Bell Ringers: Do Now Tasks for Music Class

What is a bell ringer? The first tasks of the class period are often called "Bell Ringers," "Do it Now" tasks, or "Board Work," and serve the purpose of setting the tone for the rest of the class period.  When we come into this classroom, we work! 

Most music bell ringers should take about 5 minutes at the beginning of class.  While this type of opening task has been common in general classrooms for many years, I have found it useful to use an opening task in my music classrooms.

Music bell ringer tasks benefit both teachers and students. They can serve as an introduction, a warmup activity for the day's lesson, or a review of previously studied concepts. Most of us have very limited time with our students and do not want to waste a minute.  These tasks will benefit students by getting their minds right on music content from the moment they walk in the door.  When students are busy with the bell ringer task, teachers will have a minute to take attendance, deal with student behaviors, or switch out materials for the current class.

In my experience, most bell ringer activities are not graded because the purpose is introduction, warmup, or review. Remember that not every student has to write something down for every bell ringer!  

As you select the best type of activity for your class,  consider how you will gather student responses.  

  • Written responses collected in a music journal
  • Quick responses written on an individual whiteboard or even scrap paper.
  • Thinking responses, where students gather their thoughts on the question at hand and be prepared to share them as a part of a class discussion.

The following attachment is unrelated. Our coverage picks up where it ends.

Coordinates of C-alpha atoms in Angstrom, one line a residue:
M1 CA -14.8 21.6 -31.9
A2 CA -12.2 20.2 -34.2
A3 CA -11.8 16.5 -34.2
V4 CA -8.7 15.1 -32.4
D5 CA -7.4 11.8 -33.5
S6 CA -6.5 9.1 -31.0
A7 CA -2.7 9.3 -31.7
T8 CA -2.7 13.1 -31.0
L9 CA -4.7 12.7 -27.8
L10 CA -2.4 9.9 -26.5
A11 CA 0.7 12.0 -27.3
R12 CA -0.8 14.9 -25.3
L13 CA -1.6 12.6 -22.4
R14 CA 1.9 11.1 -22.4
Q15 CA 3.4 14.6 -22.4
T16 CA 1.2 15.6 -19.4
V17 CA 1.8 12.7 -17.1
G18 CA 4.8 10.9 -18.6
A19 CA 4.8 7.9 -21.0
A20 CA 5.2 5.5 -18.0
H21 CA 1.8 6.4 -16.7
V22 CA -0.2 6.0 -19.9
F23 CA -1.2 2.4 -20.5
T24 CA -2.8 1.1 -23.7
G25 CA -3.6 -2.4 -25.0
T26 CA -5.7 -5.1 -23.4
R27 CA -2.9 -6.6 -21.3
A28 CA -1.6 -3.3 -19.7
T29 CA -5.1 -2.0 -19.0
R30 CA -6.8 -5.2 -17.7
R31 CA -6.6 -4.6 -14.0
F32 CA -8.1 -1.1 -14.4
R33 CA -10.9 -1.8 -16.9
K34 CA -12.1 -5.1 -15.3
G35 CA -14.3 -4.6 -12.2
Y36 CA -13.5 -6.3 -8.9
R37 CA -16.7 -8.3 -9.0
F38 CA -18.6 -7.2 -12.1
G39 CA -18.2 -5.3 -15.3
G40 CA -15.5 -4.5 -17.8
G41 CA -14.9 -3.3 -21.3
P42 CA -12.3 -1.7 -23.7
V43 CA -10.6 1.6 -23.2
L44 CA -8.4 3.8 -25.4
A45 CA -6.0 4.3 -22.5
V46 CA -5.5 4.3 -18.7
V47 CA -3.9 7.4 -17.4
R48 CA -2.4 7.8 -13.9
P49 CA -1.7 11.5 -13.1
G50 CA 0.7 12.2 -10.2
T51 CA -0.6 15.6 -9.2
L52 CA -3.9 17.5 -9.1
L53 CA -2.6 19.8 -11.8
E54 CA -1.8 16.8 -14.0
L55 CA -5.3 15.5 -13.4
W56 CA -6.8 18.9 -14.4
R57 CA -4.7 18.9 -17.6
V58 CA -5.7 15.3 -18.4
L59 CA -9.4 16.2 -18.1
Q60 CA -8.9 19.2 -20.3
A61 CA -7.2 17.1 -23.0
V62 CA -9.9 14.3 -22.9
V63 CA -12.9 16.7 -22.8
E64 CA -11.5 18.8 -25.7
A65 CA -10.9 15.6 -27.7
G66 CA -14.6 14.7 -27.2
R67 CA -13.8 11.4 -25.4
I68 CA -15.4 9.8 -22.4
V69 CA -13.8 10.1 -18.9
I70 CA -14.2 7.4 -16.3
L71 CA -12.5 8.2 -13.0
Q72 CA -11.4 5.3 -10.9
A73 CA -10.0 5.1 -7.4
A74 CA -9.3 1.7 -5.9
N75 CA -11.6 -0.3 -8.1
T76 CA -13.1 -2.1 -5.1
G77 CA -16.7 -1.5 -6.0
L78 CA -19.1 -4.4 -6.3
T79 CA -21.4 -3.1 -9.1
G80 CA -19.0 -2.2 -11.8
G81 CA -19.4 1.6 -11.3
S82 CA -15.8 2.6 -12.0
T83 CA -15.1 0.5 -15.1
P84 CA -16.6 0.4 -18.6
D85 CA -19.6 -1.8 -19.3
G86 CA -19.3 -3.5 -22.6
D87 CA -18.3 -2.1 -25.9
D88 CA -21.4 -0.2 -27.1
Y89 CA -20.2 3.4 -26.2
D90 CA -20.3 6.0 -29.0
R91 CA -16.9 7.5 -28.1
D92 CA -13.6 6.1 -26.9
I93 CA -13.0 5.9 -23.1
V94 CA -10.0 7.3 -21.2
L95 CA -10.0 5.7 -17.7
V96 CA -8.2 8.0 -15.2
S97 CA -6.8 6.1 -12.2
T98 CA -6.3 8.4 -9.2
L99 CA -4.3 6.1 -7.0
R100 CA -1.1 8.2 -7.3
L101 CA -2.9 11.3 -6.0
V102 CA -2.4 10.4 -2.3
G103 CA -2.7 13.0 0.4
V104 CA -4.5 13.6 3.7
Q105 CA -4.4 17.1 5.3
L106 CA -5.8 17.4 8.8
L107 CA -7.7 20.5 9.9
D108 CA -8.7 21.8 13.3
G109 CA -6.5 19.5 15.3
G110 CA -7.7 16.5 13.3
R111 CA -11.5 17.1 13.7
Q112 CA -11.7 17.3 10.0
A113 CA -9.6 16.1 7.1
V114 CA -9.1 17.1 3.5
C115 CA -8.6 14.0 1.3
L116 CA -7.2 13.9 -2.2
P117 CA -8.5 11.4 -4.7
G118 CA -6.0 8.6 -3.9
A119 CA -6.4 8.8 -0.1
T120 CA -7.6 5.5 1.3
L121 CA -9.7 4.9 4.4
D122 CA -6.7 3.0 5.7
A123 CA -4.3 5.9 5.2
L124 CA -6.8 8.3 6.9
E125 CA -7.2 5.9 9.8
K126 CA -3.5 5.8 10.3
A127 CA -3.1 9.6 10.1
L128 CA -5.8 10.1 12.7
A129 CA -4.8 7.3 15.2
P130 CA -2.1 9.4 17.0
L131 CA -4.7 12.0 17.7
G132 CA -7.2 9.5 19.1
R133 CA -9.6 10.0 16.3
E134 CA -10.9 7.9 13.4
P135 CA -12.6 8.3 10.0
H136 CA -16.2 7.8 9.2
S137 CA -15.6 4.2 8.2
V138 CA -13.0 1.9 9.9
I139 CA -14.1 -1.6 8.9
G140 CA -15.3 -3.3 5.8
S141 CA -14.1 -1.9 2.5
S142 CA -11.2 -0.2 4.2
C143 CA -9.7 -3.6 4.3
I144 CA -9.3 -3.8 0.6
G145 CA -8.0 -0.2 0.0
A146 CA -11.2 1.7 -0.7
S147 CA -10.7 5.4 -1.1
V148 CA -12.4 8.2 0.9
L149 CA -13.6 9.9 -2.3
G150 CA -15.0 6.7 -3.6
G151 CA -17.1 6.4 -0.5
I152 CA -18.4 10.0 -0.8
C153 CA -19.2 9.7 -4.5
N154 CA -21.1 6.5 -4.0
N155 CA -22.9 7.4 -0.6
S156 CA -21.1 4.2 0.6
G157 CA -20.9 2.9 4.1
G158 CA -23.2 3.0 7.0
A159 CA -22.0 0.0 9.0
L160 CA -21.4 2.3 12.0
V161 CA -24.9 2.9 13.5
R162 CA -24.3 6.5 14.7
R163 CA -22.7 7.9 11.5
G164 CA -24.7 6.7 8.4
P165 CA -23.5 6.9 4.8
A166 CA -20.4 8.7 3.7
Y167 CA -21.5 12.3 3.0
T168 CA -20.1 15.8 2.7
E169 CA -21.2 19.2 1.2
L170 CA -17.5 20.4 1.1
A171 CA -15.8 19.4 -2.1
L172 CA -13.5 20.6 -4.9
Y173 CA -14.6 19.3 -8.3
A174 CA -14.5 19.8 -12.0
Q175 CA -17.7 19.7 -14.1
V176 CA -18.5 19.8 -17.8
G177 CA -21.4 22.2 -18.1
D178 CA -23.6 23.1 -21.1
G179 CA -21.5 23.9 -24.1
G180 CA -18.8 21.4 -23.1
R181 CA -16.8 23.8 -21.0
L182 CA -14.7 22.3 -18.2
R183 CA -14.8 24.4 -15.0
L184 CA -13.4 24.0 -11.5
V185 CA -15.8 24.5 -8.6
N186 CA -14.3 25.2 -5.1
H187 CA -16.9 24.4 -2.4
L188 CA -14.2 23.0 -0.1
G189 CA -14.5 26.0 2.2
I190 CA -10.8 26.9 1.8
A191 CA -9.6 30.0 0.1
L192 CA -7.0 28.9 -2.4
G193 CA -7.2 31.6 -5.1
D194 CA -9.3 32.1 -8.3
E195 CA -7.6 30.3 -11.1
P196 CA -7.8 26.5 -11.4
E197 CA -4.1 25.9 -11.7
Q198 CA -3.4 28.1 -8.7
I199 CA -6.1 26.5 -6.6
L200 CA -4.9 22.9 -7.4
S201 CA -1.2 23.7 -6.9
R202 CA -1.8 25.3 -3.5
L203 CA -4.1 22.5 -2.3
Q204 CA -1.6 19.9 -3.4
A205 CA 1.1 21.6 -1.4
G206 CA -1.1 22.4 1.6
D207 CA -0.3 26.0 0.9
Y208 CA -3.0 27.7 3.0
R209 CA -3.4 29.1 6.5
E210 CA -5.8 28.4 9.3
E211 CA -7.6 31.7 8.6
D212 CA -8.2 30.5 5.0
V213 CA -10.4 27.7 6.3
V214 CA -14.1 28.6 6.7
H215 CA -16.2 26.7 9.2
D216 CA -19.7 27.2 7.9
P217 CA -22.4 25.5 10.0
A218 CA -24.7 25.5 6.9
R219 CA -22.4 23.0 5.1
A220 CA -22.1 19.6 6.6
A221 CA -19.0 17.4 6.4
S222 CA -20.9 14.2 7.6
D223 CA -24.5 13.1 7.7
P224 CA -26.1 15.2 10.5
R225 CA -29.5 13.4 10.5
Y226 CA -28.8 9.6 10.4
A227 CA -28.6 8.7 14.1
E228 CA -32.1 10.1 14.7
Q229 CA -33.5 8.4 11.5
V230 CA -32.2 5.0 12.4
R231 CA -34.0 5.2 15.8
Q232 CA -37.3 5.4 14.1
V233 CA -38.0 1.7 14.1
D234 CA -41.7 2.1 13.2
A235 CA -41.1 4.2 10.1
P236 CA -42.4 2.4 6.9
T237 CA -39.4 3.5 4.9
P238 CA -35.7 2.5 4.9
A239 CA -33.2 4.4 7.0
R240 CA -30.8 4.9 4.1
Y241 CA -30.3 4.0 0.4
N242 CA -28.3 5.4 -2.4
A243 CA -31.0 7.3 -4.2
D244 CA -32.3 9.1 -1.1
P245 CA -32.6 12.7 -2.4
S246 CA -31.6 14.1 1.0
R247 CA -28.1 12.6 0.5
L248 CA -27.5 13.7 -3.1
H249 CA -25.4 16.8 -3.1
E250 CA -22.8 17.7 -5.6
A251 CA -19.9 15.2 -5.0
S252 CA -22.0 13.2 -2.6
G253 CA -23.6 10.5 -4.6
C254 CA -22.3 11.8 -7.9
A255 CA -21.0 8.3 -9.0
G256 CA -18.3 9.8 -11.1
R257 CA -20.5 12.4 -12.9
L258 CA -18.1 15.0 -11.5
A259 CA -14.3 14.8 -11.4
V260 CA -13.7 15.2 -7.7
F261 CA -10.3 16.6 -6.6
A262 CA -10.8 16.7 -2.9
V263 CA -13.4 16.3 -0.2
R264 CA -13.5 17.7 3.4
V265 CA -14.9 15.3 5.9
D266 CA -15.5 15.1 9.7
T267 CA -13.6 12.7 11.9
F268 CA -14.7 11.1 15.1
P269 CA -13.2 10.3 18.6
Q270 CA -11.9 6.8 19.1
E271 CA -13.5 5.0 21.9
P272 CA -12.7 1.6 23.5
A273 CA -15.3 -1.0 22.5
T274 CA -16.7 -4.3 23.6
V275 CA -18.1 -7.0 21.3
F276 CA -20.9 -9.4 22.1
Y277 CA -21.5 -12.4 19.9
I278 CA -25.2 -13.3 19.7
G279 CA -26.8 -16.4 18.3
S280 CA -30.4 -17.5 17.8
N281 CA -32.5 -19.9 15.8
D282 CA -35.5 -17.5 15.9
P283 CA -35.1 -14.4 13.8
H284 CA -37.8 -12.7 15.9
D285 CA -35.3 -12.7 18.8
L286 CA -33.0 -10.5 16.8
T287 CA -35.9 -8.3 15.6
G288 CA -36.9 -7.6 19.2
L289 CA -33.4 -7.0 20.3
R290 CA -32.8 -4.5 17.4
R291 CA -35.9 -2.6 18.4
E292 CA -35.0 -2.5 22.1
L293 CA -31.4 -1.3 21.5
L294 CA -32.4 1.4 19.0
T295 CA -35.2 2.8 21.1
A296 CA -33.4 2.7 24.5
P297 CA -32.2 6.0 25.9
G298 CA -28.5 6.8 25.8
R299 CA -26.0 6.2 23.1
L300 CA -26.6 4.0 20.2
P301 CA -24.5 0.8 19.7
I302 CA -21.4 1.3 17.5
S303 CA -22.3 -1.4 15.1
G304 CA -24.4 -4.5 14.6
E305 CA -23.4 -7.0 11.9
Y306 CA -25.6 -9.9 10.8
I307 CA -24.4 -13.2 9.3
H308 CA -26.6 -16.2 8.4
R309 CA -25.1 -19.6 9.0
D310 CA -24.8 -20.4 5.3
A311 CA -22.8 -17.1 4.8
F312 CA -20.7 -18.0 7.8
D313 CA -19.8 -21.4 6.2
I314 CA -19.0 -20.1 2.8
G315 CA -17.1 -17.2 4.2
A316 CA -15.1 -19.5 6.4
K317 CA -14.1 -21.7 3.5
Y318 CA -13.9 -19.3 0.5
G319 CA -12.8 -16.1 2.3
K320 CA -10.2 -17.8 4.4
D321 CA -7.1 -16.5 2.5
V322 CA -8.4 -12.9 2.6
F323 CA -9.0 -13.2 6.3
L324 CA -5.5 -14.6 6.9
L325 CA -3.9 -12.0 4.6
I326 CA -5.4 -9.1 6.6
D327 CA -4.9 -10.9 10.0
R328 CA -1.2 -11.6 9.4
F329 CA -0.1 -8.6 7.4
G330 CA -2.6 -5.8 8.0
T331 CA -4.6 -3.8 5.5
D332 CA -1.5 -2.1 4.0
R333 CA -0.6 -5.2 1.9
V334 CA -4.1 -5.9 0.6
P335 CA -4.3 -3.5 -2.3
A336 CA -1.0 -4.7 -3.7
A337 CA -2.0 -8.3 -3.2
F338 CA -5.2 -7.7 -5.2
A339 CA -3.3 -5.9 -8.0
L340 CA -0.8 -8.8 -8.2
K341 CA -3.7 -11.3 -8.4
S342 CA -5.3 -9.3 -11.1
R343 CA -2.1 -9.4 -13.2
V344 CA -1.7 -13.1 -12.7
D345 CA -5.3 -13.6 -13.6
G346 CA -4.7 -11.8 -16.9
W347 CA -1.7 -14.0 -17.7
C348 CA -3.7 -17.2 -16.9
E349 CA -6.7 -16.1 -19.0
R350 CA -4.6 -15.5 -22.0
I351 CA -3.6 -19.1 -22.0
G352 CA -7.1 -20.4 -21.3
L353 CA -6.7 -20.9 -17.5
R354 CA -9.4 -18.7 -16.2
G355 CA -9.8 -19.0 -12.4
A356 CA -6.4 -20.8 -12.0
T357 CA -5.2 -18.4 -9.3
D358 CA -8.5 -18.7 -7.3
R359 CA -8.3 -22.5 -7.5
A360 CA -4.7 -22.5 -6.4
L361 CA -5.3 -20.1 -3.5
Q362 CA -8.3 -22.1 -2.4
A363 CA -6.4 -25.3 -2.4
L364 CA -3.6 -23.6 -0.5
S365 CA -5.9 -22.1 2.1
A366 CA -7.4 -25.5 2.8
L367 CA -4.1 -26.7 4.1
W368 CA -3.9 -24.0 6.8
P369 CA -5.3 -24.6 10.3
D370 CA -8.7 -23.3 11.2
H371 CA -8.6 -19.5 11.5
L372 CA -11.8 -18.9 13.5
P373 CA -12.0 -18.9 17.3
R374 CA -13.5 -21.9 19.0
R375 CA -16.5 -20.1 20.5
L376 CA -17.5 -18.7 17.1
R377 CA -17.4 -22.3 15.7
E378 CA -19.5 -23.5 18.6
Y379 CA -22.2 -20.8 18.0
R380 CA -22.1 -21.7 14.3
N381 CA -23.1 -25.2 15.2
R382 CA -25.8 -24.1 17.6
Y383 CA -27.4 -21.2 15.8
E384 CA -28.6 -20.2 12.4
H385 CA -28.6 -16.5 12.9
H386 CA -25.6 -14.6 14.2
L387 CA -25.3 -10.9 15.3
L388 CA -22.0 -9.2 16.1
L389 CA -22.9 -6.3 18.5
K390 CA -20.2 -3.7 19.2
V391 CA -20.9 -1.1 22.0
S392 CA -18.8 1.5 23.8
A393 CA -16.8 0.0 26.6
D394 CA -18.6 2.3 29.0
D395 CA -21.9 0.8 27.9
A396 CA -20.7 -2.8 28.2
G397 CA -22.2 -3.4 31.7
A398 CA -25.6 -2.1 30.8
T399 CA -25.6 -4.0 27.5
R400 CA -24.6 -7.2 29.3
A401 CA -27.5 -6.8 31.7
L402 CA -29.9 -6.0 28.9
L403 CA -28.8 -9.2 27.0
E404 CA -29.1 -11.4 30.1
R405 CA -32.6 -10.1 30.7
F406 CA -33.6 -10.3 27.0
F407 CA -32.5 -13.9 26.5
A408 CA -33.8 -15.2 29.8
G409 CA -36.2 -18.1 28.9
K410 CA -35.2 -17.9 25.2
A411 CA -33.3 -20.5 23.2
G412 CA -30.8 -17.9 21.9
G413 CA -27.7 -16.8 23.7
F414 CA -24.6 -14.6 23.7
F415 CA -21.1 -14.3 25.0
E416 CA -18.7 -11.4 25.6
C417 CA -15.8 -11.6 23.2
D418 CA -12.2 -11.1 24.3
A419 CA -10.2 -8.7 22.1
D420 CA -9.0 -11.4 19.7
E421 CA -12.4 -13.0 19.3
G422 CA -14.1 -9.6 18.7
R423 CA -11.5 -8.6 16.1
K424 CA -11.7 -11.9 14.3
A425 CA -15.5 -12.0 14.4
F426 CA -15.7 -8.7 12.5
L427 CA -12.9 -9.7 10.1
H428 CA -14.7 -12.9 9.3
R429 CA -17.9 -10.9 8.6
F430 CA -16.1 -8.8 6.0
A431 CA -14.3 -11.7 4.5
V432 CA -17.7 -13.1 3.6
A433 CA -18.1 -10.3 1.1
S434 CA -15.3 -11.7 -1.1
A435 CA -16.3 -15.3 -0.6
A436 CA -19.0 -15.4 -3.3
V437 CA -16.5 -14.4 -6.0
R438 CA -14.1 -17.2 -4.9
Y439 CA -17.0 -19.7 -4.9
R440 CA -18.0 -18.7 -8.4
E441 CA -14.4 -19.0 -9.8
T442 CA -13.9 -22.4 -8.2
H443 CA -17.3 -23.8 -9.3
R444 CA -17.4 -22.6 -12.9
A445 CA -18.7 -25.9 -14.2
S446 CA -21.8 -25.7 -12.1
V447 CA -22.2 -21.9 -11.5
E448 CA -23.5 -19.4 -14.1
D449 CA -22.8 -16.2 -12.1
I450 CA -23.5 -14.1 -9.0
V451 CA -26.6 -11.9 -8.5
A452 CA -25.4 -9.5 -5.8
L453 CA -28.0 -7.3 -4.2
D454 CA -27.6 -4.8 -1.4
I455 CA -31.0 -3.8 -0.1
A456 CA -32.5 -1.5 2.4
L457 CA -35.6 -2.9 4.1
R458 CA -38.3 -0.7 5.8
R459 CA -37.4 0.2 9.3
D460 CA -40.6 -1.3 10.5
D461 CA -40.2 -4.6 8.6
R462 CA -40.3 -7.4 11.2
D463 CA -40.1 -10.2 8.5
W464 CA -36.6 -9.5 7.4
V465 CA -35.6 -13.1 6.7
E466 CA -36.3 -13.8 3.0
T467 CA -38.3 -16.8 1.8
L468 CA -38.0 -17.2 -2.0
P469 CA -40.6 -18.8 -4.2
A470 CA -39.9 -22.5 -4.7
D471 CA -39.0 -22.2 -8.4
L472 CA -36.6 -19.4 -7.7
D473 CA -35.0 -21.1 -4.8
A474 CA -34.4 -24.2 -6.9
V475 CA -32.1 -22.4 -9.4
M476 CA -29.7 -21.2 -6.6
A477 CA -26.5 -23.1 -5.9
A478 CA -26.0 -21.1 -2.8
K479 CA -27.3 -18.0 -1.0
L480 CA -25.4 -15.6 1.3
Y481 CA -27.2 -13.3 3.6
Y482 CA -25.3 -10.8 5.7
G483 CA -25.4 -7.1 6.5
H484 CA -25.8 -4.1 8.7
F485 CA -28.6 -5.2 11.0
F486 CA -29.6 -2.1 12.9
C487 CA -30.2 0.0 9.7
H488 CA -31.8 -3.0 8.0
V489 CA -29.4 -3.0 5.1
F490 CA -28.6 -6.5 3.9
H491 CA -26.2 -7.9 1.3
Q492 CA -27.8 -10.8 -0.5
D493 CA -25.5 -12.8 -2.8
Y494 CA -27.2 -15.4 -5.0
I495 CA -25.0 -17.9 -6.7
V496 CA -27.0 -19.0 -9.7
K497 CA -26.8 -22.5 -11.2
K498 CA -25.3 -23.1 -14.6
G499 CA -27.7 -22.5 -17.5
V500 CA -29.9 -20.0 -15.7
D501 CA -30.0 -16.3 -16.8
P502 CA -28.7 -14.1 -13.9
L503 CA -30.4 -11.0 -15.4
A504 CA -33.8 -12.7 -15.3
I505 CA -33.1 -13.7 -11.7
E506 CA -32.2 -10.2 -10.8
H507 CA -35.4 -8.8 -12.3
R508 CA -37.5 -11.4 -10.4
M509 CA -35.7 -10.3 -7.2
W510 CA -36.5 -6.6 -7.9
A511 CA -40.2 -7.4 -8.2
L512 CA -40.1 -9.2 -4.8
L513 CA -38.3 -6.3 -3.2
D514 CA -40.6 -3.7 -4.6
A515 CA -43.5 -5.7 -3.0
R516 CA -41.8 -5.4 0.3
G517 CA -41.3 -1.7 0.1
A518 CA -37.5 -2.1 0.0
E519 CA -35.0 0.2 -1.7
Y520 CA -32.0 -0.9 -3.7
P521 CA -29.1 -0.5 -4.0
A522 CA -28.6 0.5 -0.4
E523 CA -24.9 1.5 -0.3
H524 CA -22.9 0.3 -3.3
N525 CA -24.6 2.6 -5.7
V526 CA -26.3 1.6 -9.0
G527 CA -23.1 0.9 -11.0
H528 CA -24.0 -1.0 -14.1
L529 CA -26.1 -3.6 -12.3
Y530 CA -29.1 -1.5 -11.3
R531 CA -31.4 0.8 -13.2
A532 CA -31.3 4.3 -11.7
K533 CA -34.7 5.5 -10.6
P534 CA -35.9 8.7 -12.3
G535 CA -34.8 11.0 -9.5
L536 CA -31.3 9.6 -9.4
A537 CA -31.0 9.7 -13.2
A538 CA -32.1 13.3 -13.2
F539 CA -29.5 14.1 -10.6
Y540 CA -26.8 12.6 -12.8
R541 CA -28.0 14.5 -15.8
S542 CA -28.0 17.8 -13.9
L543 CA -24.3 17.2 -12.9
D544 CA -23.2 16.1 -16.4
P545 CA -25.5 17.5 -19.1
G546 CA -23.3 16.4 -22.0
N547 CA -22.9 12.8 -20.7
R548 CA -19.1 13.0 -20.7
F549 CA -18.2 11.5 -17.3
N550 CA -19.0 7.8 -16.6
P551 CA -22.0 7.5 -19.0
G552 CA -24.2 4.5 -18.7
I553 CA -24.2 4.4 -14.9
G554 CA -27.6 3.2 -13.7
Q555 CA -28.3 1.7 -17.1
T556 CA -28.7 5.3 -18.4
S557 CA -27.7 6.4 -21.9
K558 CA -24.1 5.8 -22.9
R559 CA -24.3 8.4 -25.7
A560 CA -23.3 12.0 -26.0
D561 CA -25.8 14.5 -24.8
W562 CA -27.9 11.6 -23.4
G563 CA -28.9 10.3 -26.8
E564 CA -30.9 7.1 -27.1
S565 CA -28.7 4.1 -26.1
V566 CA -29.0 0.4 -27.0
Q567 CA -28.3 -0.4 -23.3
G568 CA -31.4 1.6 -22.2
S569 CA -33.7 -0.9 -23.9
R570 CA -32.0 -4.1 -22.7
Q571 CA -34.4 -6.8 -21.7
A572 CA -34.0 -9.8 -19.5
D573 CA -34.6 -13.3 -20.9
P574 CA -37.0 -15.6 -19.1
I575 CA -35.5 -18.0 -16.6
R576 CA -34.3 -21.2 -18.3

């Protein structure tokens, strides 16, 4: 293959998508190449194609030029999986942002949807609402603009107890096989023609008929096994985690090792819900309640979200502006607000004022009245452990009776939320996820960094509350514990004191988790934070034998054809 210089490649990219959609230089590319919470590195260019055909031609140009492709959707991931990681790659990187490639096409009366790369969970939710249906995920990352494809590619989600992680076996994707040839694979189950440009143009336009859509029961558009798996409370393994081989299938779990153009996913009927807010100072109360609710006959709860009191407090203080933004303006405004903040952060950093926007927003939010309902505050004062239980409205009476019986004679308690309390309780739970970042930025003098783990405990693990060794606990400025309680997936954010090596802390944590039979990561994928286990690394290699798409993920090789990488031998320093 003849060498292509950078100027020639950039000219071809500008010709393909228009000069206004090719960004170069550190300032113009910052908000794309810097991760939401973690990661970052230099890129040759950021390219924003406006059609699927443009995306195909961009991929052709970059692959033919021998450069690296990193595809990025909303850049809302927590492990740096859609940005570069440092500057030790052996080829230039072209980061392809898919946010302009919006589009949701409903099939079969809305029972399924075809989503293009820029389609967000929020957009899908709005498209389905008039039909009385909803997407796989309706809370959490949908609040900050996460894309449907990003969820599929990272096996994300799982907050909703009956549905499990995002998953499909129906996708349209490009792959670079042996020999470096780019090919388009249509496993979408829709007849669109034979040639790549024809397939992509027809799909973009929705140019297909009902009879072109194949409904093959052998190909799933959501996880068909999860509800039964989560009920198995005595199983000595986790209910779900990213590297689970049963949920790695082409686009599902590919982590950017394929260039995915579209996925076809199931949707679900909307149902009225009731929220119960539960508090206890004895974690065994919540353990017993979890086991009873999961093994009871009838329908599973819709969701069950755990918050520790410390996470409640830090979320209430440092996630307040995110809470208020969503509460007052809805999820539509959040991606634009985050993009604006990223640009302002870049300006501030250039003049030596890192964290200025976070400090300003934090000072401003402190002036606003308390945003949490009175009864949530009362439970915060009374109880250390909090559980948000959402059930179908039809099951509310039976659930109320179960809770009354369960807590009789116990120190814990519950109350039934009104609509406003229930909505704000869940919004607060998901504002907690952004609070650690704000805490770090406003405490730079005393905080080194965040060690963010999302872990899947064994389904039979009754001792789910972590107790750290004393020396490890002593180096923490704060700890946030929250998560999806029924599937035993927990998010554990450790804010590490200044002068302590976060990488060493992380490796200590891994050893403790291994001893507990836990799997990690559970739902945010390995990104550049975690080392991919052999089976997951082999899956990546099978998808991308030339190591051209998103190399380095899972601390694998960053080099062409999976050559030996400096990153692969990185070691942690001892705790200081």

• Representative responses, where one or two students come to the board to share their written answers to the prompt.  

Here is a look at some possible Do Now Activities for the general music classroom.

Listening Prompts

Mindfulness Moving or Breathing. This one is most helpful when students come to music class from recess! There are more and more general mindfulness activities available.  I prefer to use a musician's twist, focusing on calming movements, posture, and a diaphragmatic singer's breath. For more on how I do this, please refer to this post: 3 Simple Ways To Integrate Mindfulness And Social Emotional Learning In Music Class

Analyze Music.  Like SQUILT (Super Quiet Uninterrupted Listening Time), play some music and ask students to identify music elements that might be the theme of your lesson, such as instruments, tempo, dynamics, or genre.

Listen for Rhythms.  Display a rhythm pattern while playing a song.  Ask students to identify the lyrics that match the rhythm pattern.

Music Notation Reading or Writing

Rhythm Writing Practice. Ask them to copy a rhythm pattern or two, then create one or two of their own in the same meter. 

Melody Writing Practice. Ask them to copy a tonal pattern or two, then create one or two of their own in the same tonality. 

Creativity Task. Draw a picture using musical symbols. This could be made interesting by creating a class picture using drag & drop images in Google Slides, Smart Notebook, or Active Inspire.

Rhythm or Melodic Reading Practice.  There are so many great videos that have been shared by generous music teachers! A simple search on YouTube will produce many rhythm & melody reading choices.  Here are a few examples:

Instruments of the Orchestra